See ya en Sevilla

On why there are certain parts of international travel I'm uncomfortable with

Victoria's column runs biweekly Tuesdays. She can be reached at v.moran@cavalierdaily.com. 

While spending time in Seville, I found it easy to feel like I was living in a storybook. For those few days, life was a fairytale in which sidewalks were lined with orange trees, stores closed mid-afternoon while workers and shoppers engaged in a city-wide catnap and I could order a glass of sangria with lunch unquestioned. In many ways, Seville was a dream come true.

Of course, in equating my stay in Spain to a dream, I fail to conceptualize that for many people, those small treasures I cherished comprise a daily reality.

While enjoying tapas in the late afternoon of the day we arrived in Spain, my family and I chatted admiringly of the comparatively slower pace of life there. It offers such a stark contrast, we observed, to the regimented, hustle-bustle nature of life we'd come to know in New England (which, admittedly, illustrates only a small sample of life in the United States in general, but the northeast is where I grew up and its culture is the one I'm most acquainted with).

In this conversation, we touched upon the idea that Americans seem to enjoy traveling abroad in part because they find it to be a mental break from the unfaltering urgency and pressure felt at home. It's as if we come abroad to appreciate someone's else's lifestyle as a quaint, almost provincial diversion from the norm — one we gladly adopt for a week or so at a time before dutifully heading back to where "real" life happens, in the land of the free and the home of the unlimited cellular data plans.

I found myself experiencing staunch aversion to this sentiment. It felt awfully condescending, the way we effectively asserted our capitalistic, deadline-oriented and certainly-not-stopping-for-a-siesta kind of lifestyle as a norm, rendering every alternate way of life merely endearing. It presents an apt illustration of the grossly ethnocentric, flag-waving, freedom rhetoric-employing, overzealous bald eagle-worshipping strain of American nationalism that I, as a child of a multicultural household, could never bring myself to identify with.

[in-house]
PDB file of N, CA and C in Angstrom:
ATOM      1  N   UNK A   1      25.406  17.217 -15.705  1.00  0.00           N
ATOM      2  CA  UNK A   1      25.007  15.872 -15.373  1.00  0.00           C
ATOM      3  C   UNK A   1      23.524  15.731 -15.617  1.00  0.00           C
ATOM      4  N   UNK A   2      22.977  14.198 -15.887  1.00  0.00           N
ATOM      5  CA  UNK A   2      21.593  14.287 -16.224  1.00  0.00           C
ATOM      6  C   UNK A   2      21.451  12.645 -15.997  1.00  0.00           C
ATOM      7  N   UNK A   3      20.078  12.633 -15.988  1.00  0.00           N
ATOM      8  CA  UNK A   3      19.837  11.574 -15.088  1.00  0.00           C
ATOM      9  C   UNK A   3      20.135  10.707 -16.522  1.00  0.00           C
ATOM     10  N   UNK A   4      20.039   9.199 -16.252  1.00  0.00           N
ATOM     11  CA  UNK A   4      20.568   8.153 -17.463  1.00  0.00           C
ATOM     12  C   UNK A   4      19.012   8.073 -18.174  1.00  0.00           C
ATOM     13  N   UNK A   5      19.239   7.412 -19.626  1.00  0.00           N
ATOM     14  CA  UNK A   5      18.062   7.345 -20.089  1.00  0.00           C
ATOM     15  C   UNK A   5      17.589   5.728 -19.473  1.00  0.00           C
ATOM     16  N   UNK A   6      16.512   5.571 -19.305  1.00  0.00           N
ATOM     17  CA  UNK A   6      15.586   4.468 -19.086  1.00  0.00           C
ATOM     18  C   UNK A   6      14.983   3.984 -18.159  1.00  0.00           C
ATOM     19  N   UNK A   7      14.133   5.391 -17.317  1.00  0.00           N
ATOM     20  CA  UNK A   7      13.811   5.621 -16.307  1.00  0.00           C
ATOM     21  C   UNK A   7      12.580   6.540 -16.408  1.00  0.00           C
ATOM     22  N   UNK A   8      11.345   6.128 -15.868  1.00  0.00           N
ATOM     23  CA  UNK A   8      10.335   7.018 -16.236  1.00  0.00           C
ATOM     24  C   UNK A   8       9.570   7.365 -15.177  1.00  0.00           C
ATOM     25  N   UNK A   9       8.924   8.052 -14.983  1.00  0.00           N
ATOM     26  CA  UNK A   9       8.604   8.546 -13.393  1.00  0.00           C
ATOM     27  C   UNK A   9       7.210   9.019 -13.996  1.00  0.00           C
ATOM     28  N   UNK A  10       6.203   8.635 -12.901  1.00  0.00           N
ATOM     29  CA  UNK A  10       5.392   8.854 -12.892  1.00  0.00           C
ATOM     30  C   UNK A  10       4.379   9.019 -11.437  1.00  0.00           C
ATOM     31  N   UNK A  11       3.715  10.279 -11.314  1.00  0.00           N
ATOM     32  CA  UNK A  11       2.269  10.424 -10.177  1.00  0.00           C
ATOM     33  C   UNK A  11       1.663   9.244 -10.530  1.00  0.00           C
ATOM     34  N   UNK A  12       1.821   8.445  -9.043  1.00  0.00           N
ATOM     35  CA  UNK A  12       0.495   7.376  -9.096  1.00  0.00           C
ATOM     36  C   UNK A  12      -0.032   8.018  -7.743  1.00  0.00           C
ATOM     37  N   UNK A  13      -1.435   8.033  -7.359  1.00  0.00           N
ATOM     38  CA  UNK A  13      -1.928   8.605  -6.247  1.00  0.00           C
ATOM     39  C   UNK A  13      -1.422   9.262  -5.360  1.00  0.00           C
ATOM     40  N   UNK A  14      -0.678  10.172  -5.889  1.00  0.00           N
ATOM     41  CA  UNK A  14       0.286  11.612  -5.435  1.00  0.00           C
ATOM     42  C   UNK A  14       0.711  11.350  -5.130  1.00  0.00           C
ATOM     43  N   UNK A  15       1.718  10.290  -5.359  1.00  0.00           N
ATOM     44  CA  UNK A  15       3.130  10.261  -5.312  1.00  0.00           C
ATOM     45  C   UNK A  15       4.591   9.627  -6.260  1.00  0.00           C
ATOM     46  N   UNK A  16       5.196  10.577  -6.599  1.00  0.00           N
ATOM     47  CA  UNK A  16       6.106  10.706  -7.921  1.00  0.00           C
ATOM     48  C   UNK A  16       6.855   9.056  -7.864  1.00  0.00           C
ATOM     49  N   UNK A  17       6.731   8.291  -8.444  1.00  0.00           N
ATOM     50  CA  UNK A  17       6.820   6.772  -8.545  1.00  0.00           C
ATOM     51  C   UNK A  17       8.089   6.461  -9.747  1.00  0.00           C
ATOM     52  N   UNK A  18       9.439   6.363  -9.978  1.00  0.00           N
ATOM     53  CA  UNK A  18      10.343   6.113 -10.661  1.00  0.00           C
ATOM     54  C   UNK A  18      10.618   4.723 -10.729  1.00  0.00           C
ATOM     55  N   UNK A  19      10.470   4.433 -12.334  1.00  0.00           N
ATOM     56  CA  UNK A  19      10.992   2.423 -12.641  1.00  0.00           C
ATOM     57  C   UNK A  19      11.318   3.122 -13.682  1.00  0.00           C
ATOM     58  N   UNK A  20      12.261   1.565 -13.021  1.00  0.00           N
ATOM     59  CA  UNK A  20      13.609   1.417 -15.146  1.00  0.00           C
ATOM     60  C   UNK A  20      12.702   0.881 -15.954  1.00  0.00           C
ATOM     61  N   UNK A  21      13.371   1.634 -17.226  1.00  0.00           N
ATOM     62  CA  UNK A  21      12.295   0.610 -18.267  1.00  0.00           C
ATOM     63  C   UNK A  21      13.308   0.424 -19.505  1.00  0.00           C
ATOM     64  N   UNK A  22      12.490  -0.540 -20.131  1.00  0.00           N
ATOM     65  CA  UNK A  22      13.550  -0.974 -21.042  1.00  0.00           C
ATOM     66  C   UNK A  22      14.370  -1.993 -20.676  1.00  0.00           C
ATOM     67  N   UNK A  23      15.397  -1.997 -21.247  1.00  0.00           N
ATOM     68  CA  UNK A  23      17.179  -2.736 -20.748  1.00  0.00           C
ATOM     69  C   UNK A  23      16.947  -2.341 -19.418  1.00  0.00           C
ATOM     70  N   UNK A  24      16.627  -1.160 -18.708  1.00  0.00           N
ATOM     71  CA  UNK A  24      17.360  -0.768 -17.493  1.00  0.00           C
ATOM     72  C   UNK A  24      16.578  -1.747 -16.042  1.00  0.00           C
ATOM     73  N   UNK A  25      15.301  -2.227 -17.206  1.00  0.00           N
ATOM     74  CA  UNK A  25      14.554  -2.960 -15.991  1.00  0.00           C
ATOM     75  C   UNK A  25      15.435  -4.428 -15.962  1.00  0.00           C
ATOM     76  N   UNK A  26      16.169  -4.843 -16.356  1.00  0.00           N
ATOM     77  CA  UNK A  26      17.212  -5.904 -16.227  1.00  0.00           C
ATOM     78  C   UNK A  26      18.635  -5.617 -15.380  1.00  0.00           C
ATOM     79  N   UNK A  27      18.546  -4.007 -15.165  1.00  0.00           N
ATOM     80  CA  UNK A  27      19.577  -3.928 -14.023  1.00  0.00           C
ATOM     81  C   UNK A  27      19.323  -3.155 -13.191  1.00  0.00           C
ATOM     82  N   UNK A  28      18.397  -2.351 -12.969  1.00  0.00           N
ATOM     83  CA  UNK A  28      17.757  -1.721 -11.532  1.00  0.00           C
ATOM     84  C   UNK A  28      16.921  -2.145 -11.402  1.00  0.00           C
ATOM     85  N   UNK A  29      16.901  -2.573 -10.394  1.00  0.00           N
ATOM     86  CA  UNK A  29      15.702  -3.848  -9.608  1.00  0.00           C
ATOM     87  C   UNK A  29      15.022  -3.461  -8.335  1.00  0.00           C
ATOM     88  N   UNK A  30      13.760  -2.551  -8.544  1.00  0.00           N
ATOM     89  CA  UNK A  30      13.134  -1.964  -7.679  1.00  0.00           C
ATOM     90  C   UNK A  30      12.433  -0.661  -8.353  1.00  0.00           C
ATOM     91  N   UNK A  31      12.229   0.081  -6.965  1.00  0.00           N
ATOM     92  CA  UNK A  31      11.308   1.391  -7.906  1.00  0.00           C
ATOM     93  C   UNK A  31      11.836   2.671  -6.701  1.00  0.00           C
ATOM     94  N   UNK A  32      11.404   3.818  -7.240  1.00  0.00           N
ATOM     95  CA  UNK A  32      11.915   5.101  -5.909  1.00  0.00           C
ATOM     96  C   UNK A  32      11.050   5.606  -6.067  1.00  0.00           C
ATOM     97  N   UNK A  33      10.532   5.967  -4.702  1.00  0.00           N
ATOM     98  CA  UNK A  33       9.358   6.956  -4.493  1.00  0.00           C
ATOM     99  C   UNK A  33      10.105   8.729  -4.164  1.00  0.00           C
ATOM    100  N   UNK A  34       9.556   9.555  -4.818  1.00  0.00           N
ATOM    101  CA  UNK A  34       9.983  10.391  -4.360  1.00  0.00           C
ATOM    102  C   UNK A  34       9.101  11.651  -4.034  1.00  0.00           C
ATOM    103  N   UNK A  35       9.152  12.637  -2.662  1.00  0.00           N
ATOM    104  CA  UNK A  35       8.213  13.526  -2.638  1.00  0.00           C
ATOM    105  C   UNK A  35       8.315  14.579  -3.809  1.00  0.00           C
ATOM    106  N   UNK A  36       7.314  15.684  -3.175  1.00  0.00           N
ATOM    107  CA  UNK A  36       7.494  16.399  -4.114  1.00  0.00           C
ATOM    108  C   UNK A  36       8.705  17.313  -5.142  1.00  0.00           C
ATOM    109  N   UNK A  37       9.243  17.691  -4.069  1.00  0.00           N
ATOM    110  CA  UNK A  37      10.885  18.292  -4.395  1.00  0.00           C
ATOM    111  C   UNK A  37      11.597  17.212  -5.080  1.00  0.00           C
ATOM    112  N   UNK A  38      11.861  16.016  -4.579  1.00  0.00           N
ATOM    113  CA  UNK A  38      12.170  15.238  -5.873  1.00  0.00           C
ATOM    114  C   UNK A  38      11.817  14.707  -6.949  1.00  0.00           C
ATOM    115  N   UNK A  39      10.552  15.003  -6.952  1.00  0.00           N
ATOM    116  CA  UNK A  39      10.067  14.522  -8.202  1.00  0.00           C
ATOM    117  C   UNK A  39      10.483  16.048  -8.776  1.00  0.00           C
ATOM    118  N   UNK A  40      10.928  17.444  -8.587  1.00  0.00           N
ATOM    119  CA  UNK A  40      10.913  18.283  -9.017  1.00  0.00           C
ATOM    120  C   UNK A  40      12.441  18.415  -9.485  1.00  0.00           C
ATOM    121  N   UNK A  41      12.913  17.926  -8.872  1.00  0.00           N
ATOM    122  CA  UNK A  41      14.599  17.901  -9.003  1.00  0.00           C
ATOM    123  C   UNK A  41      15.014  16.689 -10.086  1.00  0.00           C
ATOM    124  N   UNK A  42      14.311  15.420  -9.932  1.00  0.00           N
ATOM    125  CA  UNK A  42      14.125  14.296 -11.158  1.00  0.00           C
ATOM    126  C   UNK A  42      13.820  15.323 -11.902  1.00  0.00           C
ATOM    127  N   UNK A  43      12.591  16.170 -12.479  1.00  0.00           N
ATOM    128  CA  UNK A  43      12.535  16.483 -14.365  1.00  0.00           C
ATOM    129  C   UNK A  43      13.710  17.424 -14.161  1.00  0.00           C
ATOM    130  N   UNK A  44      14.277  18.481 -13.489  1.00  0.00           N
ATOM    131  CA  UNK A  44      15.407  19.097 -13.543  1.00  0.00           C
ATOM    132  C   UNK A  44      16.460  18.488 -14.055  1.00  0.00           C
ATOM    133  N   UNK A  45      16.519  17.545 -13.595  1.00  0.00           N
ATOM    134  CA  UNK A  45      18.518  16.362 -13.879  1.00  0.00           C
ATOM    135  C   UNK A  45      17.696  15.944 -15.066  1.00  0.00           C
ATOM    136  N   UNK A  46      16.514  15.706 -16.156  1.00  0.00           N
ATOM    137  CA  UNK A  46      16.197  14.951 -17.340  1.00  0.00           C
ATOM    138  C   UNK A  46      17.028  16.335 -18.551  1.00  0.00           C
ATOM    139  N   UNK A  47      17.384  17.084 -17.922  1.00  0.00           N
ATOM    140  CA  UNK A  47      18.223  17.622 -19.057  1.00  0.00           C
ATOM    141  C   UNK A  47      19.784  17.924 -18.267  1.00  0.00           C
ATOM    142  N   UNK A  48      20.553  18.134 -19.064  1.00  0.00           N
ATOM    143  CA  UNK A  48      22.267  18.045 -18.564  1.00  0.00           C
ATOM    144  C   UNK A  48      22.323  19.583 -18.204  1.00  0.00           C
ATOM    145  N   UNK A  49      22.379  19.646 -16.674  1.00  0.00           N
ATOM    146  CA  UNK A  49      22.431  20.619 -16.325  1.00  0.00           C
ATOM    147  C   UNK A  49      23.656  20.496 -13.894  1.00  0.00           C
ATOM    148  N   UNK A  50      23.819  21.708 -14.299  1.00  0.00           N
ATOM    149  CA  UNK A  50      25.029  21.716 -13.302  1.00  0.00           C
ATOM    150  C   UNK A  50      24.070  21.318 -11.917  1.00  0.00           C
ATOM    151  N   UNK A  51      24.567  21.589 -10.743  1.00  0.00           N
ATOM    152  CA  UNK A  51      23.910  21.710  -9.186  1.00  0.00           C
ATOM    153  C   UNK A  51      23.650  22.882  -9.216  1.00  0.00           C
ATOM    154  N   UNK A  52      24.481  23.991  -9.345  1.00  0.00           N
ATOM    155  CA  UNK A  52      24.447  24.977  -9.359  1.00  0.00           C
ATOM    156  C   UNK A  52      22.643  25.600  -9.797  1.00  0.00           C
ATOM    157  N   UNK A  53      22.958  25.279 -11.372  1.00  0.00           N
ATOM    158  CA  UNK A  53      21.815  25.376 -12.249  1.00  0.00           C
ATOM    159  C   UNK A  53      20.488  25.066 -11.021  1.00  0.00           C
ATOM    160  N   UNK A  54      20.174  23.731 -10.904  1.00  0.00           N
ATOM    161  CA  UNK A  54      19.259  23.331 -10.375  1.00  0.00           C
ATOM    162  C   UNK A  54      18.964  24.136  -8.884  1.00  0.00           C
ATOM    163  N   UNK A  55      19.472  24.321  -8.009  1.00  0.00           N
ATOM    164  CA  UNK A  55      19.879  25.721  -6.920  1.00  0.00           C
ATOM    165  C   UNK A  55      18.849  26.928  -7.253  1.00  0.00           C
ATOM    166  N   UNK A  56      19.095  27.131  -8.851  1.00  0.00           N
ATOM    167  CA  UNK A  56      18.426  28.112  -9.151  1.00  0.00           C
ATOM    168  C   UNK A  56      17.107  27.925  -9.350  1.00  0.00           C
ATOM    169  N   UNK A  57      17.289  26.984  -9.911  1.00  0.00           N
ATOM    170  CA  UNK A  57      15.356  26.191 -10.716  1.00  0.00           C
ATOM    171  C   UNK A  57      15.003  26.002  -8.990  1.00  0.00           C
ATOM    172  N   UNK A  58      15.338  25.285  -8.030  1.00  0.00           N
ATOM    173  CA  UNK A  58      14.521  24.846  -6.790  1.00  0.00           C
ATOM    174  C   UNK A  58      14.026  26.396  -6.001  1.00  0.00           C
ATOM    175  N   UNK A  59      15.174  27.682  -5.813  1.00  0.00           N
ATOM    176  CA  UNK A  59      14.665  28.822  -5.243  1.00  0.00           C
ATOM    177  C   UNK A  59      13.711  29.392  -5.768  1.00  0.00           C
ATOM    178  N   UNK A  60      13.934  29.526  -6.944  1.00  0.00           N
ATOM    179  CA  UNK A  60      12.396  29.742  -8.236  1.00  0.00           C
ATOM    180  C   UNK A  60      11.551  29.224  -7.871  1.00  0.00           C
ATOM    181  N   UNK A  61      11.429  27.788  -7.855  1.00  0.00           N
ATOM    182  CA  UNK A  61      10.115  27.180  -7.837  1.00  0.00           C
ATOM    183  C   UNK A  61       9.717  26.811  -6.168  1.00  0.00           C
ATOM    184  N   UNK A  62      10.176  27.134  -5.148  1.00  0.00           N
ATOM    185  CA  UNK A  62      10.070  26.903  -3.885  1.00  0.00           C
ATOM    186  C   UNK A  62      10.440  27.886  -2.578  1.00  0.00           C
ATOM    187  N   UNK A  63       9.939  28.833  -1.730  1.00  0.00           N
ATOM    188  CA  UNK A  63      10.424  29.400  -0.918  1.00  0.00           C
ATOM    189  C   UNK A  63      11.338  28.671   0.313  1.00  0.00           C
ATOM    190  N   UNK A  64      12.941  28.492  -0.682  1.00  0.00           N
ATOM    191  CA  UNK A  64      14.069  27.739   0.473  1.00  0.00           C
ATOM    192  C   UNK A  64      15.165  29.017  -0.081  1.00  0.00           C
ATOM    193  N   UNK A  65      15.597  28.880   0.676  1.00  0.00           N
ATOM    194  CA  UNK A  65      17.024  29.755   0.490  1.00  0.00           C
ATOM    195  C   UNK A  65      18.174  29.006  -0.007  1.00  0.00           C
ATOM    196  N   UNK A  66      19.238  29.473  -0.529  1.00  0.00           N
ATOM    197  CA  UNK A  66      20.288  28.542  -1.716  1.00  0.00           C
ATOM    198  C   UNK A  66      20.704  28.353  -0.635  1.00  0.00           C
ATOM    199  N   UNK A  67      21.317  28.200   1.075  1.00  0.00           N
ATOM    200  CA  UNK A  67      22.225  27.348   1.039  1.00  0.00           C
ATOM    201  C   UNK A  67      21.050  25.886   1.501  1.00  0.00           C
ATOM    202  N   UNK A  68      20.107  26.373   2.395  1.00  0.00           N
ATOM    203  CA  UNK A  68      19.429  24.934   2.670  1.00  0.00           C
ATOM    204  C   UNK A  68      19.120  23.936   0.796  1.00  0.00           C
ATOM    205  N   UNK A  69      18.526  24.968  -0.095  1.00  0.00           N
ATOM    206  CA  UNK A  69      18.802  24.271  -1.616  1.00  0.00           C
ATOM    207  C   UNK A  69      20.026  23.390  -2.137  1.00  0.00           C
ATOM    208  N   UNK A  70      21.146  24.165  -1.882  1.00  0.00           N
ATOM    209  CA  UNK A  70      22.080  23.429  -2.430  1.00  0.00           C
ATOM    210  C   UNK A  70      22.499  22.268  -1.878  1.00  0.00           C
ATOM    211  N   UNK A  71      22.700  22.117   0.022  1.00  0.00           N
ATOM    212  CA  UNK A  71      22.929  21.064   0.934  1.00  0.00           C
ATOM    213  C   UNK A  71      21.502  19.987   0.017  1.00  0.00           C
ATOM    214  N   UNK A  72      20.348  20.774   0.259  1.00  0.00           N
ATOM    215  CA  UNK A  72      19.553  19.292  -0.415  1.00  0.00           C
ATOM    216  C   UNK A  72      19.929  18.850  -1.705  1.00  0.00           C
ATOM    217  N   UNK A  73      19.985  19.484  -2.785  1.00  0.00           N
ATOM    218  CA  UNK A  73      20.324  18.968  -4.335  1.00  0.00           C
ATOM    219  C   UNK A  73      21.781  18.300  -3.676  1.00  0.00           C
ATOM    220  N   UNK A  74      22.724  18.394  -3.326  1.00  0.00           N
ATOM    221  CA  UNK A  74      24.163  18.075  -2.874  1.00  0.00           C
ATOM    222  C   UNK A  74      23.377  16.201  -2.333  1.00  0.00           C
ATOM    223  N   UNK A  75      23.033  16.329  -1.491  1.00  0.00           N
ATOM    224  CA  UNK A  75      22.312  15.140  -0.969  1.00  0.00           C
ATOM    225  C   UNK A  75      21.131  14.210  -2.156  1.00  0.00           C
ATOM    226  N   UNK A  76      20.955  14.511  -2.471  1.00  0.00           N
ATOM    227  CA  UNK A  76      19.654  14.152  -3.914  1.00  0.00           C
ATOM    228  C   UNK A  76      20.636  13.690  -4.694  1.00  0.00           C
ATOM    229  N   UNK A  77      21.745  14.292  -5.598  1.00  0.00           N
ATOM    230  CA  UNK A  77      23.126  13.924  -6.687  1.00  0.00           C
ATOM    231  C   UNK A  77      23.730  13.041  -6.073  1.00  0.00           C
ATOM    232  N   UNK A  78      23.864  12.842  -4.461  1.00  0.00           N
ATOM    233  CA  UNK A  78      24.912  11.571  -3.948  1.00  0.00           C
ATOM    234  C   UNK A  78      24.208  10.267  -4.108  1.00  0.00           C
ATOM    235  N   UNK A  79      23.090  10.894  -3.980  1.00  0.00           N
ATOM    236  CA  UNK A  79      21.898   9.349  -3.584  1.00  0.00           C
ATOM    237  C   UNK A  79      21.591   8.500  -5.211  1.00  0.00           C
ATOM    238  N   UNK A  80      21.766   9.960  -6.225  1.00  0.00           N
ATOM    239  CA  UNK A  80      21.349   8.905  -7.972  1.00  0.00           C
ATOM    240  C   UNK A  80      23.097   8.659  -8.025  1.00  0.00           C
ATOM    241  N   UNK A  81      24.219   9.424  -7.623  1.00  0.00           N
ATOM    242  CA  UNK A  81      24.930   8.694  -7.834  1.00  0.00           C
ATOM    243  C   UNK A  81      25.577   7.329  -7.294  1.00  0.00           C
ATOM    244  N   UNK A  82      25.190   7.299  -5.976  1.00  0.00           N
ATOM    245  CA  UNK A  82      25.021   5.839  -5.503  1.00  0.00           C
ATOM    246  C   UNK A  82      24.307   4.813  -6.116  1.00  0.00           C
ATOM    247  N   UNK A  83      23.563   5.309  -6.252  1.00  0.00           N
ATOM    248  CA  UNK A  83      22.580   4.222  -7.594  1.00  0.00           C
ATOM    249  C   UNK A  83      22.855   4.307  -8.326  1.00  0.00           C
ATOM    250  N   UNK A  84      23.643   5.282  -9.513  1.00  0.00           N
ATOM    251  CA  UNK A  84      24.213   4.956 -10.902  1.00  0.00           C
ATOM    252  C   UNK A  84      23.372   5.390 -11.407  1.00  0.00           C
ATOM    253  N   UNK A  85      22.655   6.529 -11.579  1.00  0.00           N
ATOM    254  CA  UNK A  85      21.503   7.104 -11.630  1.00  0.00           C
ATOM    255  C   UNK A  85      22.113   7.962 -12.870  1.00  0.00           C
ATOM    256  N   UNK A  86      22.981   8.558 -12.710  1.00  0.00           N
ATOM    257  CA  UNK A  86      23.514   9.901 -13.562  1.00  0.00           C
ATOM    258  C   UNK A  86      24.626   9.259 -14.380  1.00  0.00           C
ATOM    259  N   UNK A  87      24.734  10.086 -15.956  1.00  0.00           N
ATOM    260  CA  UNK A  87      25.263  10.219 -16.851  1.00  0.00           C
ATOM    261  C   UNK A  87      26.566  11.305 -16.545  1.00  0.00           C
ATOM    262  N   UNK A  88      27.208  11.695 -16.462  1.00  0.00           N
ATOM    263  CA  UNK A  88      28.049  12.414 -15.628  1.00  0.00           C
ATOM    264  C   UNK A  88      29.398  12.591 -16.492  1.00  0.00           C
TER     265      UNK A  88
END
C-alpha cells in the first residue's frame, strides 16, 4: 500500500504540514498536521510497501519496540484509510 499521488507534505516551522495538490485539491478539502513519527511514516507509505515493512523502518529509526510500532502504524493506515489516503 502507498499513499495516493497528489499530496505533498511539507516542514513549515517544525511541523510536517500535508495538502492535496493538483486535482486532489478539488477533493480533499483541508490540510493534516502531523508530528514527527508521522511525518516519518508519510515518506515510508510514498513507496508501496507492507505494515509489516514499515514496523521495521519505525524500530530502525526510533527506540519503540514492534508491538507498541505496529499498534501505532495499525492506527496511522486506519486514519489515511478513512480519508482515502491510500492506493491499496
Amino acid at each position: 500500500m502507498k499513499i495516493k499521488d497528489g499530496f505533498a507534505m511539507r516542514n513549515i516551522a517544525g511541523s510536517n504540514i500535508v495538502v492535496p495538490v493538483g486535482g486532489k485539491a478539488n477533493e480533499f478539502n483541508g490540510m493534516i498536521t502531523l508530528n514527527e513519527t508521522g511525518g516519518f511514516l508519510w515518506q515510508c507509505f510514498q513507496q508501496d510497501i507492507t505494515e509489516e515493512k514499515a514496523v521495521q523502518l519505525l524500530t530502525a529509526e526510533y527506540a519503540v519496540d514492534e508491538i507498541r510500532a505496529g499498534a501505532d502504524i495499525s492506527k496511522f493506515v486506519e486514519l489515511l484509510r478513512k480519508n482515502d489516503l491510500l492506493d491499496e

My lingering feeling of discomfort with my own elitism became painful after crossing the Gibraltar via ferry and spending a day in Tangier. As we navigated the labyrinth of the casbah, our tour guide seemed to make a spectacle of the pervasive, extreme poverty experienced there.

He pointed out the electrical lines by which neighbors who could afford electricity selflessly lent it to those who couldn't. My family admired the sentiment, and took pictures. At one point, our guide explained to us how a woman in one of the homes we passed had no legs, no electricity and no children — a casual addendum, as if she were just another point of mention on the tour. We gave her 60 euros and continued on.

I felt wildly uncomfortable that day. The feeling went beyond the standard level of embarrassment that accompanies being an obvious tourist. I was ashamed of having made a vacation out of gaping at a lifestyle that differed from my own.

Of course, there's always the argument that traveling is something we do with the hopes of appreciating other cultures and pioneering grounds for fostering of common understanding. That's a lovely sentiment, but when we're traveling within the confines of a guided tour, such a noble agenda is overtaken by what seems like more of a stroll through a human museum. Though sure to impart fascinating insight as to the historical and social significance of every passing building and street corner it is altogether less than conducive to making meaningful conversation with locals or generating substantial understanding of life in a given area. And that, to me, is unsettling.

As a lifelong proponent of international travel, I have to wonder what kind of trip is most meaningful. Studying or living abroad, I'm sure, are the most effective ways to immerse oneself in a new culture insofar as they make cultural understanding not just a brief interlude in one's holiday season, but a complete chapter of one's life.

Ultimately, these feelings I experienced in Tangier were hard to reconcile with my growing apprehension toward breaching a level of overly aggressive political correctness. Regardless, I think there's definitely something to be said for grounding international travel in substance and seeing viewing foreign practices as more than merely "foreign."

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